Ninja Blocks 'going dark' as money runs out for IoT startup

Sydney Internet of Things startup Ninja Blocks is going through its final movements as the company's funding reaches its end.

Start IT up: Ninja Blocks

It began with the eponymous Ninja Block that could be used to set up a form of home automation in 2012, and soon moved onto the Ninja Sphere a year later -- but three years and several funding rounds later, Ninja Blocks has run out of money.

Ninja Blocks said it will go dark in order to keep a reduced form of its cloud services running, as well as attempt to get at least one Sphere to each of its Kickstarter backers.

"We've tried everything we could to avoid this, but haven't succeeded," the company said in a forum post. "Ninja Blocks, the company, will almost surely be dead.

"With no credible source of funding on the horizon, and hardware still undelivered to kickstarter backers, we made the difficult decision to down tools."

Over $700,000 was raised by Ninja Blocks in its 2013 Kickstarter campaign, with over $100,000 gained in its 2012 campaign. As recent as October last year, the company raised $700,000 from investors including Singtel Innov8, Blackbird Ventures, and 500 Startups to expand into the United States. Ninja Blocks began with seed funding totalling $1 million in 2012 from investors including Atlassian founders Mike Cannon-Brookes and Scott Farquhar, StartupSmart reported at the time.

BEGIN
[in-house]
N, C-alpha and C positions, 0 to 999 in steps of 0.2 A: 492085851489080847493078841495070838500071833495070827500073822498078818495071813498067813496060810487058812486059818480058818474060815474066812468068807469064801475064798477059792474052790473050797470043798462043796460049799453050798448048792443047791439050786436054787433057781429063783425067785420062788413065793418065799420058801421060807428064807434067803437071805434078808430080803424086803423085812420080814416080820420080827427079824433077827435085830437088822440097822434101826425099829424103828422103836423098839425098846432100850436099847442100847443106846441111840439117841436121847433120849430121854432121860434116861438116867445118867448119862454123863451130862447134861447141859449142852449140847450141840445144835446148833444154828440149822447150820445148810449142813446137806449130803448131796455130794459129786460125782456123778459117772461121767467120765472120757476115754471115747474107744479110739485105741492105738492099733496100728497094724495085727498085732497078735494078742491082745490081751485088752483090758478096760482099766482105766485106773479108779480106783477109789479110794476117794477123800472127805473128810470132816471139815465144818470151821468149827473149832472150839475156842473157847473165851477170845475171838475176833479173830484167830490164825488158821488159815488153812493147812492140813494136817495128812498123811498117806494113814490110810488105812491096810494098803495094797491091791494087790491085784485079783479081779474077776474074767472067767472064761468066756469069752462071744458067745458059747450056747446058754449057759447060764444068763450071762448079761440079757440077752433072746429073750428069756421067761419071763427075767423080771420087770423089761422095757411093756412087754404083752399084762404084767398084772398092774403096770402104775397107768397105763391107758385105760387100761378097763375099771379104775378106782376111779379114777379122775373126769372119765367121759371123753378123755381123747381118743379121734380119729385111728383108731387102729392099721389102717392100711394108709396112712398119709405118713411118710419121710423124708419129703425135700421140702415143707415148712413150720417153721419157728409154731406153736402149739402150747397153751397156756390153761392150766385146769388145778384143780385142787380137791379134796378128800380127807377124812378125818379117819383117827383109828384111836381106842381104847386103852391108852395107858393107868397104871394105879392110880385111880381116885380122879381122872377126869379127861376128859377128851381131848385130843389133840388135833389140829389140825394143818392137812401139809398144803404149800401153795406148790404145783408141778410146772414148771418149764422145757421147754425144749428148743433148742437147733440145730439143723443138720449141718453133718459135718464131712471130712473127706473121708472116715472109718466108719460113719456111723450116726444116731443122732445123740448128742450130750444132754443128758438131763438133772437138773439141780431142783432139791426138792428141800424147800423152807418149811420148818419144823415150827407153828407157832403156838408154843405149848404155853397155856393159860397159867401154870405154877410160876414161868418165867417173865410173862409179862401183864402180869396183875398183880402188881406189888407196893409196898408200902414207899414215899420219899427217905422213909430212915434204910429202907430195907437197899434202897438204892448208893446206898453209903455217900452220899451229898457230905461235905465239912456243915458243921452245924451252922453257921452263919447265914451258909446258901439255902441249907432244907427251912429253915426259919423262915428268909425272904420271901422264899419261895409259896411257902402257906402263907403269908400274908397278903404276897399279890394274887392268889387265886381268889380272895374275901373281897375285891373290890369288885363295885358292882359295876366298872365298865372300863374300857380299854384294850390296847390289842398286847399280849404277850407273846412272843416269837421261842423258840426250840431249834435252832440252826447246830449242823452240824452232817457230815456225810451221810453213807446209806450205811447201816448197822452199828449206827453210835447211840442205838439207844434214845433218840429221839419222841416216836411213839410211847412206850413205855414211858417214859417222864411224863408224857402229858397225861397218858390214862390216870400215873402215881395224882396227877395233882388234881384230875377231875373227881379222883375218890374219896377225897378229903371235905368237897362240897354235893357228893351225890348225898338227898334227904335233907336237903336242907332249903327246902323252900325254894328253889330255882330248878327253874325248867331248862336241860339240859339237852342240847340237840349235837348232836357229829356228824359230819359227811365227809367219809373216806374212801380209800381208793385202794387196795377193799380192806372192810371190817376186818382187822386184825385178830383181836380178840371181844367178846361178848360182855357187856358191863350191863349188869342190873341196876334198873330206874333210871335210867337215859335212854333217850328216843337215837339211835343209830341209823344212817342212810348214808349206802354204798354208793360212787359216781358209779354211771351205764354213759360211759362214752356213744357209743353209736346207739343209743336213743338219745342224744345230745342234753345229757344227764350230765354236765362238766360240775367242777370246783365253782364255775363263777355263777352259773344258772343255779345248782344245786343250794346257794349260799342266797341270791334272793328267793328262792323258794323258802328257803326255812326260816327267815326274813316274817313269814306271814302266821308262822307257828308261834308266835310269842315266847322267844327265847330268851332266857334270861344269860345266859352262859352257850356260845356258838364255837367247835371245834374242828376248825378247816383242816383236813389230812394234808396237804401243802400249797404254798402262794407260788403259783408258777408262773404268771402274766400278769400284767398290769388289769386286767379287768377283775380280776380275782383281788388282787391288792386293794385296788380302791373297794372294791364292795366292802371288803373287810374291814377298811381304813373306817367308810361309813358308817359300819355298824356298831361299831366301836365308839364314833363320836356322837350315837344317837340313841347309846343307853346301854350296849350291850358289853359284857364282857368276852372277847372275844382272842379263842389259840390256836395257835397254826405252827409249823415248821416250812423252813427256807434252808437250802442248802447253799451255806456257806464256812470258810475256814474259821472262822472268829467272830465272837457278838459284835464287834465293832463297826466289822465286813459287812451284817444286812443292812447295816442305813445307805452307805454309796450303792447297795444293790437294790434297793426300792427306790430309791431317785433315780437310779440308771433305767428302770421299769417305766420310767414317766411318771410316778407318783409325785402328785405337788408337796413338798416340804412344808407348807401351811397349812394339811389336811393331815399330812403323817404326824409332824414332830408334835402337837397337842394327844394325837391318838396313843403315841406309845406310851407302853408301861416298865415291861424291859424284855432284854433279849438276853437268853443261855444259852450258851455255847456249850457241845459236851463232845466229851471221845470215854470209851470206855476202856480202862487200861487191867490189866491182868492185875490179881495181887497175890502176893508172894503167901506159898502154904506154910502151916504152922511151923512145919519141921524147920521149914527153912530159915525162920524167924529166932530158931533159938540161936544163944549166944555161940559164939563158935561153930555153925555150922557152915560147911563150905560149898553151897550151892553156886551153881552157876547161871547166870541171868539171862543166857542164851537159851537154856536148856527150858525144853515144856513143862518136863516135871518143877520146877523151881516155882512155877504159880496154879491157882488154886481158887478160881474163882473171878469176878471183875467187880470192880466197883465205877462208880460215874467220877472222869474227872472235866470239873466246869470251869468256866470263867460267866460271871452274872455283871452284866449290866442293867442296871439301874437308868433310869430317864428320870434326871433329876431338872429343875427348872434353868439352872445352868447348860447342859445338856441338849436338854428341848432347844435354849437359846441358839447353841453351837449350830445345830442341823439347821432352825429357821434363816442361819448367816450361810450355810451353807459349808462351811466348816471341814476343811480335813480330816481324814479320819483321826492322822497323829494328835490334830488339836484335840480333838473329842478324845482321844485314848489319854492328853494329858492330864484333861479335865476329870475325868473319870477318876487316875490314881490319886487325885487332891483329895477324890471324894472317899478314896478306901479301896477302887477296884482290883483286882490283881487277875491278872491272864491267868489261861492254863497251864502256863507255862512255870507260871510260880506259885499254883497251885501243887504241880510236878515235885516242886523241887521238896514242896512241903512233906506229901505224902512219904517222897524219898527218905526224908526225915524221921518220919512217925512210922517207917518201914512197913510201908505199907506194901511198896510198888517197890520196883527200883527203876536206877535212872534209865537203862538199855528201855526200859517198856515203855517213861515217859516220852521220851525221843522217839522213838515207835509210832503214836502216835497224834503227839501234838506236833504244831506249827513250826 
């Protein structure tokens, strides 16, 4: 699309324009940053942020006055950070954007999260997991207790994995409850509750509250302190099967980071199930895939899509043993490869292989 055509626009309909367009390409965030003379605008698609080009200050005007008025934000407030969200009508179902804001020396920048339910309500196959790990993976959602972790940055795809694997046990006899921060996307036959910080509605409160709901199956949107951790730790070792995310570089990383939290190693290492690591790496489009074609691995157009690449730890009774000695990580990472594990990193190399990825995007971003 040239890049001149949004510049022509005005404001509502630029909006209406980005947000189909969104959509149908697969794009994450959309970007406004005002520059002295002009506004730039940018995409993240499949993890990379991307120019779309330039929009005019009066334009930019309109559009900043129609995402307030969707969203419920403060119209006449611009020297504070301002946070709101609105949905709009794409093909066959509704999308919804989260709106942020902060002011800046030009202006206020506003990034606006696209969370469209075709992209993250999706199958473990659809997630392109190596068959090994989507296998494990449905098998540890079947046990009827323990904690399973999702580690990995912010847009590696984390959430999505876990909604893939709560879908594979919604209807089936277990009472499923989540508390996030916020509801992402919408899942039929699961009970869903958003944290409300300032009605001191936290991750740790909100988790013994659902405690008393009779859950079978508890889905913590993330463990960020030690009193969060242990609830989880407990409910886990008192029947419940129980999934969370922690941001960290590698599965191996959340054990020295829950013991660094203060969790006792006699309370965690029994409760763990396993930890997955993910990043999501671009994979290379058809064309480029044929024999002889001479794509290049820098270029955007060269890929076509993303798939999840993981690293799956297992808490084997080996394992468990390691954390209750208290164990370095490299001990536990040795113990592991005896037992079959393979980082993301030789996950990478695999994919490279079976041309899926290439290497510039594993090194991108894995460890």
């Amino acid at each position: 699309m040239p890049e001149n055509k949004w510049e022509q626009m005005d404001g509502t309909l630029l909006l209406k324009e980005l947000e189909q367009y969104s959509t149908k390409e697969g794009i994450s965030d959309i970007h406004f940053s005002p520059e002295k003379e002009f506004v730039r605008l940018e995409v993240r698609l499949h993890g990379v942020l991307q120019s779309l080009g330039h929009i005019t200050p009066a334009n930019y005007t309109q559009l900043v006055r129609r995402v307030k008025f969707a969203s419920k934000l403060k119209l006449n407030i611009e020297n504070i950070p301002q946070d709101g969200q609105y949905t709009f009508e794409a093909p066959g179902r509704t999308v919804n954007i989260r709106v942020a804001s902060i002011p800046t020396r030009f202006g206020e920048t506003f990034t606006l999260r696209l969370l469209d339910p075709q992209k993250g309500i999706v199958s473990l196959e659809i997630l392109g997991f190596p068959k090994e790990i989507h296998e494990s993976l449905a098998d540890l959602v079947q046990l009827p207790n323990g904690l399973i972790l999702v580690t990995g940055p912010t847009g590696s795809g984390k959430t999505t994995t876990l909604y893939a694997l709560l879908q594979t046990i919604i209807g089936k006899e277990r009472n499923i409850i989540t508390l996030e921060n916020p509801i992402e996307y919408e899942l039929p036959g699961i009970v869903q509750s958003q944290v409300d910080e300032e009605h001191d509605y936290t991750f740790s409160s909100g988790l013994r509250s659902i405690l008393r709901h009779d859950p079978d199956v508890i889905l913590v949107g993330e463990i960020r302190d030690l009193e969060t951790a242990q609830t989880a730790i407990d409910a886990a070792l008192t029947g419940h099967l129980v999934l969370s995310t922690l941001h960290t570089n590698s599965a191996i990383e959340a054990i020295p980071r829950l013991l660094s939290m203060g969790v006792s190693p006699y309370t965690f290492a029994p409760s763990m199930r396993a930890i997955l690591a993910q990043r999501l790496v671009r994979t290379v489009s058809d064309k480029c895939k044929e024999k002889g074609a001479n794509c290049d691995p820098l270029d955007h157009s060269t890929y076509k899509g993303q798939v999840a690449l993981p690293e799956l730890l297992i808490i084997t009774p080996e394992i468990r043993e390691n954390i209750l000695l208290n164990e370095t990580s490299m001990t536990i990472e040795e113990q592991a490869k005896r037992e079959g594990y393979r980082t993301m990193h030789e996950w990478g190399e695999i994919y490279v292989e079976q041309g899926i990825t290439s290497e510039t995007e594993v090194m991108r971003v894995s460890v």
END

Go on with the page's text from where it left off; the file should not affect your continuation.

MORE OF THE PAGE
"Even with all the ninjas earning far below what they would expect to get somewhere else, our burn rate couldn't be sustained forever," the company said over the weekend. "Ninja Blocks has always run lean, and when the next round of investment fell through, we didn't have much runway left to adjust our course.

"Everything has been open sourced, and we'll be here to help the community keep developing it if they want to. As a company, we might be back at some point, but nothing is solid right now."

Ninja Blocks was a graduate of the Startmate incubator in 2012, which saw the incubator invest $25,000 for a 7.5 percent stake.